The case for True Length = Rest Length


by rjbeery
Tags: case, length, rest
ghwellsjr
ghwellsjr is offline
#361
Apr12-11, 12:15 PM
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Quote Quote by Mike_Fontenot View Post
At any rate, any decision you make to quote from that paper doesn't really have anything to do with me, since I had to sign the copyright over to them ... they own it ... it's just between you and the publisher.

Mike Fontenot
Is that the reason you would make this statement?

"Those elementary observations and elementary calculations are given, in detail, in my paper. I'm not willing to reproduce them here."
Mike_Fontenot
Mike_Fontenot is offline
#362
Apr12-11, 12:29 PM
P: 250
Quote Quote by ghwellsjr View Post
Is that the reason you would make this statement?

"Those elementary observations and elementary calculations are given, in detail, in my paper. I'm not willing to reproduce them here."
Well, I wouldn't do a long quote for several reasons: for one thing, because of the copyright agreement I signed, but also because I was only willing to do that much work ONCE, when I wrote the paper. ONCE is enough.

Mike Fontenot
ghwellsjr
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#363
Apr12-11, 01:19 PM
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Quote Quote by Mike_Fontenot View Post
Well, I wouldn't do a long quote for several reasons: for one thing, because of the copyright agreement I signed, but also because I was only willing to do that much work ONCE, when I wrote the paper. ONCE is enough.

Mike Fontenot
Are you suggesting that I could not adequately state your definition of "elementary observations and elementary calculations" without a long quote and much work?
GrayGhost
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#364
Apr12-11, 03:39 PM
P: 432
Mike_Fontenot,

Interesting subject it is.

There are a few issues here ...

1. what does twin B see as he goes?
2. does B see the heavens precisely as the co-located MSIRF observer does, at that instant?
3. why can the A-velocity per B go superluminal, while the co-located MSIRF observer disagrees (which is never superluminal)?
4. can the LTs be applied by twin B while non-inertial, and if so, how?
5. is there a way that twin B may make correct spacetime transformations using only his own measurements alone?

I've got answers of my own on these matters, however I'm not sure where to start.

BTW ... wrt 4) EDIT: I'm rethinking this for now :)

GrayGhost
GrayGhost
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#365
Apr12-11, 08:33 PM
P: 432
Quote Quote by Mike_Fontenot View Post
Just FYI:

... at any instant of his life, the traveler CAN, if he so chooses, decide to stop accelerating for more than a single momentary instant ... for some segment of his life ... before resuming accelerating again. He may not choose to ever do that, but he CAN if he wants. IF he does, he can make the SAME kind of observations and calculations that a perpetually-inertial observer who is (temporarily) co-located with him during that segment can make.
EDITs have been made in this post, and they are highlighted ...

Mike, let me ask you ...

What's the difference between going inertial for 1 quintillionth of a microsecond, versus considering the velocity at a point on the x vs t position plot while still non-inertial? I mean, from a standpoint of what twin B can do in that time, what's the diff?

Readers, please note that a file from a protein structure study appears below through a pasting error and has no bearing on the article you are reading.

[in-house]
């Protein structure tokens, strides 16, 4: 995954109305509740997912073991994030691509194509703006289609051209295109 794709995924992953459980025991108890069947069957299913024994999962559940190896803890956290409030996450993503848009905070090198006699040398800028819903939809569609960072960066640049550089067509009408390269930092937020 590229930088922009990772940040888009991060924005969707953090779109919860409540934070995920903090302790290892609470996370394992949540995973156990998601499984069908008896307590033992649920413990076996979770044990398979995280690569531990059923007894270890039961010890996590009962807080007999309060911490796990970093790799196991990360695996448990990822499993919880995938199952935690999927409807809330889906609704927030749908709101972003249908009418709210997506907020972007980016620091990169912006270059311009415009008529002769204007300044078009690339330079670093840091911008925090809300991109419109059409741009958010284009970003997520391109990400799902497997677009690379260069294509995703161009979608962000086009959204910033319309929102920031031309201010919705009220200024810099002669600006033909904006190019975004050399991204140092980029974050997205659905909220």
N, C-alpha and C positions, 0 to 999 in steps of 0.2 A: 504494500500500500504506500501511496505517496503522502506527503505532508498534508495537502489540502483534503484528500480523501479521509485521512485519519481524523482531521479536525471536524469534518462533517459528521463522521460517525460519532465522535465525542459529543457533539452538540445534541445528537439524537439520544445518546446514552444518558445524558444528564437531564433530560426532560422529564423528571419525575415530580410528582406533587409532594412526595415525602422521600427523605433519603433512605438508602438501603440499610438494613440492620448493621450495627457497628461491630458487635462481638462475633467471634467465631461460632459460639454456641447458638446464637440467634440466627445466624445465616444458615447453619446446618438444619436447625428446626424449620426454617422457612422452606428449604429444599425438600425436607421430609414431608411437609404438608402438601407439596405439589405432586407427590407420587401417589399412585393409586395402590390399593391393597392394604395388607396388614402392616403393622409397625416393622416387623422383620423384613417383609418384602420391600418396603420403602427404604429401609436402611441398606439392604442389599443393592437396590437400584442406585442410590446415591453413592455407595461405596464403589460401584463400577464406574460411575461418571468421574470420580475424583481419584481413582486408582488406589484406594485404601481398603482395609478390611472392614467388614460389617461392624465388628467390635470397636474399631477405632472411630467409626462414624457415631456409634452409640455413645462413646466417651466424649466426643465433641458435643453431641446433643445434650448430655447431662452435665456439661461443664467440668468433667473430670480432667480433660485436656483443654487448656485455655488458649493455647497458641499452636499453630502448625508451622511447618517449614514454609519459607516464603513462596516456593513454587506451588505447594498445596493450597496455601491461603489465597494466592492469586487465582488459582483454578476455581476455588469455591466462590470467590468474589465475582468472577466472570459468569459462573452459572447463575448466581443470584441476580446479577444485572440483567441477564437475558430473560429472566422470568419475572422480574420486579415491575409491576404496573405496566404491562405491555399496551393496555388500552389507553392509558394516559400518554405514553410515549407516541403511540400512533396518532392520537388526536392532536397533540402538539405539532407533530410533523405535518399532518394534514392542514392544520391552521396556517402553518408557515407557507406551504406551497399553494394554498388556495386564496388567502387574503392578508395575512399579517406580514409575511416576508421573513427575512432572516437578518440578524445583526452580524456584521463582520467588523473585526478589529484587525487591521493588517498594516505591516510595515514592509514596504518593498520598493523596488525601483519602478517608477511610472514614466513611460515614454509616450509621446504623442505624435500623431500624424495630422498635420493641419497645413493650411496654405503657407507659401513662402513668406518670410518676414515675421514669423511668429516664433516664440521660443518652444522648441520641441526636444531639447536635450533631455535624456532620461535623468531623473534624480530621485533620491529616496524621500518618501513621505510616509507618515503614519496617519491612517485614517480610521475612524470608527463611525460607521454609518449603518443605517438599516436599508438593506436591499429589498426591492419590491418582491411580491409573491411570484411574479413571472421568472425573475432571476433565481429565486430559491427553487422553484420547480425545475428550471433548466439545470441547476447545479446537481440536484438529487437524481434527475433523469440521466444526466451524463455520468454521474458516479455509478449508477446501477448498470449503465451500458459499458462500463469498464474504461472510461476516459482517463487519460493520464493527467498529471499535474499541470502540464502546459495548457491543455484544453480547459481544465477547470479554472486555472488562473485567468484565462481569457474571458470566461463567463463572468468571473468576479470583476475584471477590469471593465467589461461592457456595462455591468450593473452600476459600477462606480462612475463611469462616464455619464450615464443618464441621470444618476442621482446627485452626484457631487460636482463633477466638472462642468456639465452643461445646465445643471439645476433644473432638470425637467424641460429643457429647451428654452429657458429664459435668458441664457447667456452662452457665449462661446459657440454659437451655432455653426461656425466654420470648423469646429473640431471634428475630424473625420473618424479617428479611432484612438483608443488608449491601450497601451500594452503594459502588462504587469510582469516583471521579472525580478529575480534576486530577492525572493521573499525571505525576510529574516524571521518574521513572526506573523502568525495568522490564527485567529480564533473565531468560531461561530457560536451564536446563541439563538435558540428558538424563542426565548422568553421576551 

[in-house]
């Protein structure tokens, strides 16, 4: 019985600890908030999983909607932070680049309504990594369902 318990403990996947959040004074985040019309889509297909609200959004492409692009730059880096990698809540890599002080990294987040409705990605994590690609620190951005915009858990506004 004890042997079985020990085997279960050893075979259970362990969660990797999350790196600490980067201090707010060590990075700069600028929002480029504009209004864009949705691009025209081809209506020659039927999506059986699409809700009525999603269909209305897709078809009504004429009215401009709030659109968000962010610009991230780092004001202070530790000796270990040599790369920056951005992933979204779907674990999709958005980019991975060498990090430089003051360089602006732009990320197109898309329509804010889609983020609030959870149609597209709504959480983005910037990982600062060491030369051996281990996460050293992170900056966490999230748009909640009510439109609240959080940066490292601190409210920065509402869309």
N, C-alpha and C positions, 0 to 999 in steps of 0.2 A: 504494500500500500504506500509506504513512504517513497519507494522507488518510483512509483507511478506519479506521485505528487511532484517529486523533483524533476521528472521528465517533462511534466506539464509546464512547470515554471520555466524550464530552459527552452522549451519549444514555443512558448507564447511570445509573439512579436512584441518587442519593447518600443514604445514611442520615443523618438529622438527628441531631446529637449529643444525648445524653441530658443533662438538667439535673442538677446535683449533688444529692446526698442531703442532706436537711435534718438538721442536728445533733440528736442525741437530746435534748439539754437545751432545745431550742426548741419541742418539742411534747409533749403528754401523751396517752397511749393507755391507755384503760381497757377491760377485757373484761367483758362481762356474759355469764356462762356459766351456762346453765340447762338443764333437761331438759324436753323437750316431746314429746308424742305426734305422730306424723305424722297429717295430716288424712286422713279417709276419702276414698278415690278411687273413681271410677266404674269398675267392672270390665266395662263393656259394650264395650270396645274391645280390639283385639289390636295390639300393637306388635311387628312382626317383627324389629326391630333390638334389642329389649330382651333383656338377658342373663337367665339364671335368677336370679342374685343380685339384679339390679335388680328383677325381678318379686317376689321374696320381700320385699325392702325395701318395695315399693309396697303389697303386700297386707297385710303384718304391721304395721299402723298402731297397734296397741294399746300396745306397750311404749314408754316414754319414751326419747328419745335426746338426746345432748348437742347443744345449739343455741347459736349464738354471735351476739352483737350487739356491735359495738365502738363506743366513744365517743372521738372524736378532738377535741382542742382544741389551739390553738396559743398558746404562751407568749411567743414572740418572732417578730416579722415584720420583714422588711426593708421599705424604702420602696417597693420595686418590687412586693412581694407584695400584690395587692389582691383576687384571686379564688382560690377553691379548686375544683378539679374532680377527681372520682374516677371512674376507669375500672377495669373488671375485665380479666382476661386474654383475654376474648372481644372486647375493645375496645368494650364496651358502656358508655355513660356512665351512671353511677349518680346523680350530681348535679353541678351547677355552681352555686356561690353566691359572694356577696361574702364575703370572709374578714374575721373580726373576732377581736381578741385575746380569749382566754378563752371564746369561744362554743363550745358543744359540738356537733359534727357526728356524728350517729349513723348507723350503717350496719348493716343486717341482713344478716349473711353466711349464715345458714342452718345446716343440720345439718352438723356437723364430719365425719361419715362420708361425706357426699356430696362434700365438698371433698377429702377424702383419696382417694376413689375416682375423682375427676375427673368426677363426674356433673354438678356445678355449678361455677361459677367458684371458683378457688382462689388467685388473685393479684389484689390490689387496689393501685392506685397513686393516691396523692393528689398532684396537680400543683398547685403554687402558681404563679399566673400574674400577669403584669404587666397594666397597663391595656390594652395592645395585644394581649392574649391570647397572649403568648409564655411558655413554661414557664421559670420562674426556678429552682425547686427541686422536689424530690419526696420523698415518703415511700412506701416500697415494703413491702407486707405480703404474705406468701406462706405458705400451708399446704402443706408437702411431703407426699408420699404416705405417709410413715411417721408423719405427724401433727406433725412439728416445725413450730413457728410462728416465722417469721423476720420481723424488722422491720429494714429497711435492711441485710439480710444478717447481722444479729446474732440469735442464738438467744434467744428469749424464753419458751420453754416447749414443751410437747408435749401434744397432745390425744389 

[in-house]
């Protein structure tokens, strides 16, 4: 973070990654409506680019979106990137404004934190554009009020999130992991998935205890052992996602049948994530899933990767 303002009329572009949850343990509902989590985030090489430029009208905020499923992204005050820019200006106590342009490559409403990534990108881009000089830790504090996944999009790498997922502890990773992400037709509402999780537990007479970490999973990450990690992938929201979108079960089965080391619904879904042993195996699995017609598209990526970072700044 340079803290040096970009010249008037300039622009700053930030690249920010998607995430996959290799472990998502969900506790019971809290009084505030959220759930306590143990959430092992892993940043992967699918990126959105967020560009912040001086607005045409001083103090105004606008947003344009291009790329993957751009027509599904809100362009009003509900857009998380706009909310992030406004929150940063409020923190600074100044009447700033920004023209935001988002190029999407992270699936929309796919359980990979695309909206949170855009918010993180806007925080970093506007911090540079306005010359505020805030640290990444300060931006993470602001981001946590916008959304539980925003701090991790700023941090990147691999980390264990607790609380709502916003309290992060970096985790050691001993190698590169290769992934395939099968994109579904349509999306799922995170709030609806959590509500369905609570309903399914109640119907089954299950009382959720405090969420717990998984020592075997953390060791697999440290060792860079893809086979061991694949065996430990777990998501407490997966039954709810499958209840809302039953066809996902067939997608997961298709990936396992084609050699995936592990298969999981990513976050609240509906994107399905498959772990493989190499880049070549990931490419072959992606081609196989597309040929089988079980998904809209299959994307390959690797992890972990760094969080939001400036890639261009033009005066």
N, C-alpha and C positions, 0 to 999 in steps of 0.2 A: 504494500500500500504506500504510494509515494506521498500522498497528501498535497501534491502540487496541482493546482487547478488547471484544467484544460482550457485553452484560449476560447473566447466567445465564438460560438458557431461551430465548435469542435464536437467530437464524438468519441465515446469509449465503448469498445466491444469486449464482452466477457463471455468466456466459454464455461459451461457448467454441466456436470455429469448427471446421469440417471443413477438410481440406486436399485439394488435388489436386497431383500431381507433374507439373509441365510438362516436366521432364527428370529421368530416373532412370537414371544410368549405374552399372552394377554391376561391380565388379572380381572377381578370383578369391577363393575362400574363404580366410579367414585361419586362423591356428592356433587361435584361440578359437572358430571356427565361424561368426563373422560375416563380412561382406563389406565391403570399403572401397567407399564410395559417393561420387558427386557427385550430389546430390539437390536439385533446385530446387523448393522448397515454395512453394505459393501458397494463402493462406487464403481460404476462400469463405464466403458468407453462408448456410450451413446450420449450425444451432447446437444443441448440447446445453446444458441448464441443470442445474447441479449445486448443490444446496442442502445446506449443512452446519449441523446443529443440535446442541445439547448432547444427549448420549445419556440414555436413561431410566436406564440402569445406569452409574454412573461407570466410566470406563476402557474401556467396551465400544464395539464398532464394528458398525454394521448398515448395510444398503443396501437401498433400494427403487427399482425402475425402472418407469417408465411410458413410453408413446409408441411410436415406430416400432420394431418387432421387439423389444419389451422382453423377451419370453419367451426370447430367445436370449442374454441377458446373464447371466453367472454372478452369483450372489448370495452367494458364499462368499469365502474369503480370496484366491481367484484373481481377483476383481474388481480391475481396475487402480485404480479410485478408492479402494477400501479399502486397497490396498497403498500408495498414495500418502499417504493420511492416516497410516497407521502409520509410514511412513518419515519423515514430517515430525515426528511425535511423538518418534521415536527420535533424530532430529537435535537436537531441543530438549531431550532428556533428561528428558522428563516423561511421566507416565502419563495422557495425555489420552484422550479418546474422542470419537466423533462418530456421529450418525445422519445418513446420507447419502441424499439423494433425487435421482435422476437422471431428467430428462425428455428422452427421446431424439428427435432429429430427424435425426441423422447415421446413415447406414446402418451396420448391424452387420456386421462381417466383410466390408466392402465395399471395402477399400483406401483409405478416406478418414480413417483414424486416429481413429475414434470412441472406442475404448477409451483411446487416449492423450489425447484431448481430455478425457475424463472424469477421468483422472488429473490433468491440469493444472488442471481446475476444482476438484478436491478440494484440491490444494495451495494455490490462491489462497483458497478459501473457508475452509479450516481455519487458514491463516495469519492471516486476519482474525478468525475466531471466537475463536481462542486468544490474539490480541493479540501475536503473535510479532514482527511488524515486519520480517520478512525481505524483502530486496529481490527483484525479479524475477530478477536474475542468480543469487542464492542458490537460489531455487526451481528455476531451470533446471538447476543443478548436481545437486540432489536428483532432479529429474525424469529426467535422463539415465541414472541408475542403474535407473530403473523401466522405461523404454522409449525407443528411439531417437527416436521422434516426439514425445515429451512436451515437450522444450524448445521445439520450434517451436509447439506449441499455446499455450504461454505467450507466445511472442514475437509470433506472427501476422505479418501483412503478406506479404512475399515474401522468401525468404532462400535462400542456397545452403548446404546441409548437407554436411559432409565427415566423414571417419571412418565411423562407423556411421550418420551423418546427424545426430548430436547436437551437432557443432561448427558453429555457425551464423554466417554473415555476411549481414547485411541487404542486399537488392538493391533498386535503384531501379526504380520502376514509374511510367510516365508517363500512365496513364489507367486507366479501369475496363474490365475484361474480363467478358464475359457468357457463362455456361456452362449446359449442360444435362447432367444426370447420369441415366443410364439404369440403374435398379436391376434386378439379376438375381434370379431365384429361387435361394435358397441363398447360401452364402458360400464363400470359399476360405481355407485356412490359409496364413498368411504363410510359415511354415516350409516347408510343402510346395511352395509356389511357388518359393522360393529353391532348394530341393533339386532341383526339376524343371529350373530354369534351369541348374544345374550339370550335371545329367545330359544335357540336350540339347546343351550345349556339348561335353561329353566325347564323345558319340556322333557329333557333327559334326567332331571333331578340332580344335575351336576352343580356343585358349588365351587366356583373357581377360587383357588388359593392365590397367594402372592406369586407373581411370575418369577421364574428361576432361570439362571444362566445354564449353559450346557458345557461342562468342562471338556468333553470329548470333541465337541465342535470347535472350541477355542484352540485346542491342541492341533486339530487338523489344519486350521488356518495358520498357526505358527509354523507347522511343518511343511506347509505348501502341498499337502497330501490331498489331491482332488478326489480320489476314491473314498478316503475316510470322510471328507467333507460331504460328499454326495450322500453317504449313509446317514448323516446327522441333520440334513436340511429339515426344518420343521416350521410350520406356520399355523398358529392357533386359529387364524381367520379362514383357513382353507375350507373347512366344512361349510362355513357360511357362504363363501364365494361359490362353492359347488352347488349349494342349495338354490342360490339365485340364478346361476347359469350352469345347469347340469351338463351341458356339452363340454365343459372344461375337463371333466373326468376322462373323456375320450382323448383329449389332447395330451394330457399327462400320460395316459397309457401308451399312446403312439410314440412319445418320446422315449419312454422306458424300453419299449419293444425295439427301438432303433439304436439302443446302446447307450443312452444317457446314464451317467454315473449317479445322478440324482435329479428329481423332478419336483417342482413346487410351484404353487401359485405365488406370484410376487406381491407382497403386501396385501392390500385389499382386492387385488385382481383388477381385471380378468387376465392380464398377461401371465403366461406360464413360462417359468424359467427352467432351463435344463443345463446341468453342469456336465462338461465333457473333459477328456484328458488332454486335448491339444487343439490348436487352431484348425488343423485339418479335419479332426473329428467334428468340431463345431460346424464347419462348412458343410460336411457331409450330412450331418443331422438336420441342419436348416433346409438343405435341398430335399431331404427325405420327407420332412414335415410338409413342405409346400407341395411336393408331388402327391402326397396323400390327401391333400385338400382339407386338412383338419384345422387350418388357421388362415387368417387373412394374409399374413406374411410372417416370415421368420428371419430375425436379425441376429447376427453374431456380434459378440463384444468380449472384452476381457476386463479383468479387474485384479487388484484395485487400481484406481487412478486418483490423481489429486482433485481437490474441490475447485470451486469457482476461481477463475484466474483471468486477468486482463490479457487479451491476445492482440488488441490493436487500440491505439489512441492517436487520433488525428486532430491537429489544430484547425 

On the one hand, I realize that while inertial, one is not dynamically changing in POV. On the other hand, there's not enough time for twin B to bounce any radar signals out and back off twin A, either way. Now, the LTs were designed for the all-inertial case, yes, however it seems to me that all heavenly bodies exist precisely where the co-located MSIRF observer says they do, including twin B. Why not? Twin B and the MSIRF observer are "at that instant" colocated and of zero relative v. They are both then receiving the same light signals from their surroundings, including from twin A, so they should then see the heavens the same at that instant. If the MSIRF observer says twin A is currently right there, then although twin B may not know such from his own classical calculations, there's no good reason that twin B should disagree, because the special theory is rock solid. If they were of differing v when colocated, I'd contend differently, however they are not.

If twin B's calculations based upon his own measurements tell him something differently, then something is amiss. What's amiss IMO, is the fact that the non-inertial twin B deduces the twin A velocity differently from observations and "calculations made in the classical way". Let's face it, he can't plug superluminal velocities into the LTs, nor should he try. His POV dynamically changes, which causes light's speed to appear variable across spatial expanse (but never at his own location). The reason he measures the A-velocity differently is because he (rather accidentally) accounts for length-contraction while ignoring dilation (and doppler effects). If he does not ignore said effects, and accounts for all of them, then he should obtain the relative A-velocity representing the current slope of the A-worldline. Events move in spacetime while non-inertial, and this cannot be ignored whether B is trying to determine the A-velocity from bounced radar signals, or determining the A-velocity from a space vs time plot after the fact, IMO.

Now I realize that you use the twin-A system as the reference for all future calculations as they go, so you do not have the superluminal problem. I'm just trying to nail down the reasoning as to why twin B should disagree with the MSIRF observer at their moiment of colocation, and how to justify a resolution of that matter in a way that all observers agree (as consistent with SR).

GrayGhost
Mike_Fontenot
Mike_Fontenot is offline
#366
Apr13-11, 11:47 AM
P: 250
Quote Quote by GrayGhost View Post
[...]
What's the difference between going inertial for 1 quintillionth of a microsecond, versus considering the velocity at a point on the x vs t position plot [B]while still non-inertial?
It turns out to be true that the traveler DOES agree with his MSIRF (about distances to, and ages of, remote people) at each and every instant of his life, even when he is stationary with that particular MSIRF at only that single instant. But to PROVE that, I needed to FIRST prove that it is true for an arbitrarily long segment of the traveler's life, and then prove it for a finite, but arbitrarily short segment, and then finally (by using a limiting argument) to prove that it is true even when the "segment" consists of only a single instant of time.